Submitted by Assigned_Reviewer_5
Q1: Comments to author(s). First provide a summary of the paper, and then address the following criteria: Quality, clarity, originality and significance. (For detailed reviewing guidelines, see http://nips.cc/PaperInformation/ReviewerInstructions)
Comments: The paper is well written and it appears like a novel result, perhaps less so to someone who is an expert in streaming algorithms. The theory and Theorem 4 in particular appear to be correct. Q2: Please summarize your review in 12 sentences
Summary: This paper deals with lowrank "k" approximation of a matrix when its rows are presented in a streaming fashion. Recently (SODA 2014), an algorithm was proposed for this task which uses O(dk/epsilon) words of space. It was an open question if that bound is tight. This paper shows a \Omega(dk/epsilon) lower bound which establishes that the bound is optimal and that it needs \Theta(dk/epsilon) words of space. Submitted by Assigned_Reviewer_30
Q1: Comments to author(s). First provide a summary of the paper, and then address the following criteria: Quality, clarity, originality and significance. (For detailed reviewing guidelines, see http://nips.cc/PaperInformation/ReviewerInstructions)
This paper investigates the lower bound of the space complexity for a specific streaming algorithm. In this streaming algorithm, the goal is to find a matrix R such that the matrix A can be approximated by A*R^\dag*R, where R^\dag is the pseudoinverse of the matrix R. Also in the streaming model the rows of the matrix A are presented at a time in an arbitrary order. The problem investigated in this paper is interesting. This paper gives a lower bound of space needed to compute the matrix R. Compared with existing work, the improvement of the space lower bound is impressive. Since the main result of this paper is the improved lower bound, it is a very theoretical paper. It is not very easy for me to follow the whole paper. Many proofs in this paper are provided in the supplementary file. I went through this paper but did not check all details of this paper. But the proof of this paper sounds good to me. In terms of quality and significance, I think this paper is above the borderline of NIPS. My only concern is that many proofs are provided in the supplementary file, which makes reading this paper not easy. The readability can be further improved. Minor comment: the proof of Lemma 6 can be revised. For example, "expanding the square" can be removed from the long equation.
Q2: Please summarize your review in 12 sentences
It is a good theoretical paper which improves the lower bound of the space complexity for the lowrank approximation problem in the streaming scenario. Readability can be further improved as many proofs are in the supplementary file. Submitted by Assigned_Reviewer_44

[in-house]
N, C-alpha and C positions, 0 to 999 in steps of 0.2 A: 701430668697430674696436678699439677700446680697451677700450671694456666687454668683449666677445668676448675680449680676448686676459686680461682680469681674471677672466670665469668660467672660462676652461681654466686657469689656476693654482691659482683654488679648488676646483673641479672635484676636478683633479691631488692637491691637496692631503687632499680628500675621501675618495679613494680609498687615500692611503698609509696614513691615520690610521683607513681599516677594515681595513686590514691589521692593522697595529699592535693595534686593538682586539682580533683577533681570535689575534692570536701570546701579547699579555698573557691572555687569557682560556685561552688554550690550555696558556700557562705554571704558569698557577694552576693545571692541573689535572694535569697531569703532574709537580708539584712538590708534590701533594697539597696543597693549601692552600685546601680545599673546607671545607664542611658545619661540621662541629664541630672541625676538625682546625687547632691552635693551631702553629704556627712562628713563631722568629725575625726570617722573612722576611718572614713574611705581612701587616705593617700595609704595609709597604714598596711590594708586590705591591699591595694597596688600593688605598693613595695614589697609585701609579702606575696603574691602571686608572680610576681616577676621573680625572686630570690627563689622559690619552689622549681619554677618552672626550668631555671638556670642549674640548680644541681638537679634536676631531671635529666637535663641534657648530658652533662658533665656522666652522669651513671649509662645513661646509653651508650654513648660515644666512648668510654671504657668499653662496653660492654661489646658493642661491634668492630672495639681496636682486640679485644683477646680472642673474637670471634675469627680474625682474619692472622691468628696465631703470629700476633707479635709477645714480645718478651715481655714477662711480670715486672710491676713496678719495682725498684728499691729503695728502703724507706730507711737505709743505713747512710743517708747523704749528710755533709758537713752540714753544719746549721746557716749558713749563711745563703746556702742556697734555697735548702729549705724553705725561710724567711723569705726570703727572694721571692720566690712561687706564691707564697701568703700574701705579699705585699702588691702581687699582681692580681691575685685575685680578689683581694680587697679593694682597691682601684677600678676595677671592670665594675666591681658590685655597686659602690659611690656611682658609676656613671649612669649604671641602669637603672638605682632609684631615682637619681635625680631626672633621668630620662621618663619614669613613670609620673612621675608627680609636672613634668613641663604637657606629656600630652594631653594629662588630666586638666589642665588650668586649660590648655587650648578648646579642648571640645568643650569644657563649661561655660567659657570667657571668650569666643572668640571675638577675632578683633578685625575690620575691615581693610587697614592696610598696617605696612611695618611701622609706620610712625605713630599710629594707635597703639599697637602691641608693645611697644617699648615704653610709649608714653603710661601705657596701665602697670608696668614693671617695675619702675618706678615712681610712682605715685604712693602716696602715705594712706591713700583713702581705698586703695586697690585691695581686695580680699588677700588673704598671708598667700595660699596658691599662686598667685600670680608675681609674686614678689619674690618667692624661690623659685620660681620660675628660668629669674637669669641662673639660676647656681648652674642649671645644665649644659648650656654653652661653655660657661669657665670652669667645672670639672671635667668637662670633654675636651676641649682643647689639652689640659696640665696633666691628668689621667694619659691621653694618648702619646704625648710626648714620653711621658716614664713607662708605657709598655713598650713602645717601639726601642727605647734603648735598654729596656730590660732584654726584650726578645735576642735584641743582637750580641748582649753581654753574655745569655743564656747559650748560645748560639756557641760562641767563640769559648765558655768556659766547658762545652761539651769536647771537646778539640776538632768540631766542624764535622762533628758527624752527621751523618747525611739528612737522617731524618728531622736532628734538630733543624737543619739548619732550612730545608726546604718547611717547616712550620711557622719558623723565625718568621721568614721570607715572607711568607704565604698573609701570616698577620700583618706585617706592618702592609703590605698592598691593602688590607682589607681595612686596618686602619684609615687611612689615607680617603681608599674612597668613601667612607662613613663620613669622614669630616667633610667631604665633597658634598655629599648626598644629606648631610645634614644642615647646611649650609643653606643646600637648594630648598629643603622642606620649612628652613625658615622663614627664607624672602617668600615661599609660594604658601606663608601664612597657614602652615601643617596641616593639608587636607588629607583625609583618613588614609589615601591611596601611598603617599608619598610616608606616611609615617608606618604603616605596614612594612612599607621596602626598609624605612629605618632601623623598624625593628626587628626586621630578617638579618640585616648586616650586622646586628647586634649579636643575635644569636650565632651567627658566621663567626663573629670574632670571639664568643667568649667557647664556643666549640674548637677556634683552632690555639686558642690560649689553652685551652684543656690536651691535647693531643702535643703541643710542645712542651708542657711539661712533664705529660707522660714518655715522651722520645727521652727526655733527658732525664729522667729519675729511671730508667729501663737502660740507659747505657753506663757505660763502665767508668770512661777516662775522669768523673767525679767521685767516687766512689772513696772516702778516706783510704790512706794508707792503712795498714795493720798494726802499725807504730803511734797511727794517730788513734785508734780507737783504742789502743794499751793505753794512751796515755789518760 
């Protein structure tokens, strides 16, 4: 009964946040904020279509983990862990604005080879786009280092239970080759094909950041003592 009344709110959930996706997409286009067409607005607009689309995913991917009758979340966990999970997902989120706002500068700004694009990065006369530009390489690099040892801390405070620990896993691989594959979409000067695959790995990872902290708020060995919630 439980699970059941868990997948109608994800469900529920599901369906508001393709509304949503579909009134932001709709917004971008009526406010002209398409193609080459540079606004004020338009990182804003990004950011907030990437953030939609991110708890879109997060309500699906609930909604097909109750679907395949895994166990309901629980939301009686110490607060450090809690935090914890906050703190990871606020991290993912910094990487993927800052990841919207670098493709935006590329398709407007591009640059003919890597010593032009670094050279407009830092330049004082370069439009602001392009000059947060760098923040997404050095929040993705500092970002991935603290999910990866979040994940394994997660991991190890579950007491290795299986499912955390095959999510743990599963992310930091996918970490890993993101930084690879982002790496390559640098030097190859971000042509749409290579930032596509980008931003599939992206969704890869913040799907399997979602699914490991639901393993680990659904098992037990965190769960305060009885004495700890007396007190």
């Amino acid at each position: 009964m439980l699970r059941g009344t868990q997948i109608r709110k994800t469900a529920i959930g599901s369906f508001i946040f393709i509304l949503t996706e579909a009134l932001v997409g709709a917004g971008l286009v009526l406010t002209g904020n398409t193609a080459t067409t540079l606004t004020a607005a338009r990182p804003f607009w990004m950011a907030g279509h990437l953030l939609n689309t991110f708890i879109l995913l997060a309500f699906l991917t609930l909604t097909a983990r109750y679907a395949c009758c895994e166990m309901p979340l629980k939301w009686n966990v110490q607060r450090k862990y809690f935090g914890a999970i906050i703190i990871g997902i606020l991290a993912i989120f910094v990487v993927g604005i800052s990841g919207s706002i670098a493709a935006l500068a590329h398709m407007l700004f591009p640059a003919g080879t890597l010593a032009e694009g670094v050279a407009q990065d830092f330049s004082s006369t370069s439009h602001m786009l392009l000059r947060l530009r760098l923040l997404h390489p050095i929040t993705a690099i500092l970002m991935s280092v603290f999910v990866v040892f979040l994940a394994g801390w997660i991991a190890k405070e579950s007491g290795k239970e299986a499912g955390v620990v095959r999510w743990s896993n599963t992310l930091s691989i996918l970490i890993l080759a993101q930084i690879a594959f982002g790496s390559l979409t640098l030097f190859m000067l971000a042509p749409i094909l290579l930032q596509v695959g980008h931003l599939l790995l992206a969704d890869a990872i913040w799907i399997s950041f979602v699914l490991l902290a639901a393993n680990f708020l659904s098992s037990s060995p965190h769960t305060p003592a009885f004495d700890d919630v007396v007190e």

Q1: Comments to author(s). First provide a summary of the paper, and then address the following criteria: Quality, clarity, originality and significance. (For detailed reviewing guidelines, see http://nips.cc/PaperInformation/ReviewerInstructions)
The concern is to compute a krank approximation of a $n\times d$ matrix A when its rows are presented in a streaming fashion, one at a time.
Specifically, the algorithm of Ghashami and Phillips (SODA, 2014) is shown optimal (up to word size) with a space lower bound of $\Omega(dk/e)$.
Theoretical results are presented as a reduction to the wellknown Index problem in communication complexity. The exposition that follows is well written and technically sound. Once the problem is formulated in the authors' framework, the mathematical machinery to proof the statements is standard.
My major concern with the paper is the significance of the contributed results, specially when comparing with the already available in the aforementioned SODA paper. Q2: Please summarize your review in 12 sentences
In this paper, the O(dk/e) space requirement for the streaming lowrank matrix approximation algorithm of Ghashami and Phillips is shown tight. The paper is well written and seems technically sound. Q1:Author rebuttal: Please respond to any concerns raised in the reviews. There are no constraints on how you want to argue your case, except for the fact that your text should be limited to a maximum of 6000 characters. Note however, that reviewers and area chairs are busy and may not read long vague rebuttals. It is in your own interest to be concise and to the point. We would like to thank the reviewers for their feedback!
Regarding the first review, we can make some derivations in Lemma 6 and elsewhere more readable.
Regarding the second review, we're not sure how to compare this paper to the result in the SODA paper, as that paper has only the algorithm. We'd like to view this paper and the SODA paper as complementary, this one showing the algorithm presented in the SODA paper is optimal by presenting a matching lower bound.
Regarding the third review, we looked at known streaming lower bounds [5], which don't seem to apply because there is much less information in the output in the problem here than in the output in the problems in [5]. As observed in [10], the problem considered here may be more natural, where we just want an approximation to the top k principal components rather than an entire factorization of A in the stream. We have outlined the technical challenges faced by the low information output in our problem in the last several paragraphs of the introduction, but can expand upon them for further clarity.